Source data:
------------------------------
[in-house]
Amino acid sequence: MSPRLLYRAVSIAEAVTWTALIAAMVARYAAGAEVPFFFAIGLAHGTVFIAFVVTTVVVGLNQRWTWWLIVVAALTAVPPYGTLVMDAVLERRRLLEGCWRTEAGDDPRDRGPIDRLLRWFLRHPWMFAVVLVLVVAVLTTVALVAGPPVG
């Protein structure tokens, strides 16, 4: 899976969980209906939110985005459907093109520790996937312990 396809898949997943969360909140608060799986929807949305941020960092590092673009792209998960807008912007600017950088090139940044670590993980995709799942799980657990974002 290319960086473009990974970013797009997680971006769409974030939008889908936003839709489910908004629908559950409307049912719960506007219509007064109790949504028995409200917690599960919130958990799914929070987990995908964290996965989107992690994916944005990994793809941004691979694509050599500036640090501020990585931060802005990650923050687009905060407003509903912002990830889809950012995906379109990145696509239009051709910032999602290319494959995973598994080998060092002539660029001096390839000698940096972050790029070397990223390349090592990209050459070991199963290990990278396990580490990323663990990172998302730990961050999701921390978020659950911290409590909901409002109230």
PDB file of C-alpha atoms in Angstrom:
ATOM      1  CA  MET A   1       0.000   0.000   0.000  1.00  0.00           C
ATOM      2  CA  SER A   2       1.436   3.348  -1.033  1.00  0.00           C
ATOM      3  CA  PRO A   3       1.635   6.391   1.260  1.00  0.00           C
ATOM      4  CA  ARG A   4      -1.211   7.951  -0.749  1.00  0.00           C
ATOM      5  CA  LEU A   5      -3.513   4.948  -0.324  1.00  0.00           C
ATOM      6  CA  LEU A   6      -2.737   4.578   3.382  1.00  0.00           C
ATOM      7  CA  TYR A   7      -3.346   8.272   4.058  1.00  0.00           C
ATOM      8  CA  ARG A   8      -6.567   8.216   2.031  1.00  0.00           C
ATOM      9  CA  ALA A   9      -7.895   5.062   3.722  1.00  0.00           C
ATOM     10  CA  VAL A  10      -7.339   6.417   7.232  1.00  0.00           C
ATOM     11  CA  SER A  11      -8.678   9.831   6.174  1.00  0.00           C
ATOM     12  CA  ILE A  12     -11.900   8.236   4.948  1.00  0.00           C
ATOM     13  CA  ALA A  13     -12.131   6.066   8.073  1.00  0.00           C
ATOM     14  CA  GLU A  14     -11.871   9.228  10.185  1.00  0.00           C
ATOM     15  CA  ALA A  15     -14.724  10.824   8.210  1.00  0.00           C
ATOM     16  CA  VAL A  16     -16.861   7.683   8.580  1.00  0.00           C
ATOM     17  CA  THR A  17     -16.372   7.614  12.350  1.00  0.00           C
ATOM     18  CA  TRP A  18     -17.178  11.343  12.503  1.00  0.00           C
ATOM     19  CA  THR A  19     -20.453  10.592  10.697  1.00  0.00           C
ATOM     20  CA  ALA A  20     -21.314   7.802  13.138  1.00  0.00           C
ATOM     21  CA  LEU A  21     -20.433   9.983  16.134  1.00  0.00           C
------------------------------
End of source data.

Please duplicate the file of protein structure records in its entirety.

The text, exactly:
[in-house]
Amino acid sequence: MSPRLLYRAVSIAEAVTWTALIAAMVARYAAGAEVPFFFAIGLAHGTVFIAFVVTTVVVGLNQRWTWWLIVVAALTAVPPYGTLVMDAVLERRRLLEGCWRTEAGDDPRDRGPIDRLLRWFLRHPWMFAVVLVLVVAVLTTVALVAGPPVG
């Protein structure tokens, strides 16, 4: 899976969980209906939110985005459907093109520790996937312990 396809898949997943969360909140608060799986929807949305941020960092590092673009792209998960807008912007600017950088090139940044670590993980995709799942799980657990974002 290319960086473009990974970013797009997680971006769409974030939008889908936003839709489910908004629908559950409307049912719960506007219509007064109790949504028995409200917690599960919130958990799914929070987990995908964290996965989107992690994916944005990994793809941004691979694509050599500036640090501020990585931060802005990650923050687009905060407003509903912002990830889809950012995906379109990145696509239009051709910032999602290319494959995973598994080998060092002539660029001096390839000698940096972050790029070397990223390349090592990209050459070991199963290990990278396990580490990323663990990172998302730990961050999701921390978020659950911290409590909901409002109230």
PDB file of C-alpha atoms in Angstrom:
ATOM      1  CA  MET A   1       0.000   0.000   0.000  1.00  0.00           C
ATOM      2  CA  SER A   2       1.436   3.348  -1.033  1.00  0.00           C
ATOM      3  CA  PRO A   3       1.635   6.391   1.260  1.00  0.00           C
ATOM      4  CA  ARG A   4      -1.211   7.951  -0.749  1.00  0.00           C
ATOM      5  CA  LEU A   5      -3.513   4.948  -0.324  1.00  0.00           C
ATOM      6  CA  LEU A   6      -2.737   4.578   3.382  1.00  0.00           C
ATOM      7  CA  TYR A   7      -3.346   8.272   4.058  1.00  0.00           C
ATOM      8  CA  ARG A   8      -6.567   8.216   2.031  1.00  0.00           C
ATOM      9  CA  ALA A   9      -7.895   5.062   3.722  1.00  0.00           C
ATOM     10  CA  VAL A  10      -7.339   6.417   7.232  1.00  0.00           C
ATOM     11  CA  SER A  11      -8.678   9.831   6.174  1.00  0.00           C
ATOM     12  CA  ILE A  12     -11.900   8.236   4.948  1.00  0.00           C
ATOM     13  CA  ALA A  13     -12.131   6.066   8.073  1.00  0.00           C
ATOM     14  CA  GLU A  14     -11.871   9.228  10.185  1.00  0.00           C
ATOM     15  CA  ALA A  15     -14.724  10.824   8.210  1.00  0.00           C
ATOM     16  CA  VAL A  16     -16.861   7.683   8.580  1.00  0.00           C
ATOM     17  CA  THR A  17     -16.372   7.614  12.350  1.00  0.00           C
ATOM     18  CA  TRP A  18     -17.178  11.343  12.503  1.00  0.00           C
ATOM     19  CA  THR A  19     -20.453  10.592  10.697  1.00  0.00           C
ATOM     20  CA  ALA A  20     -21.314   7.802  13.138  1.00  0.00           C
ATOM     21  CA  LEU A  21     -20.433   9.983  16.134  1.00  0.00           C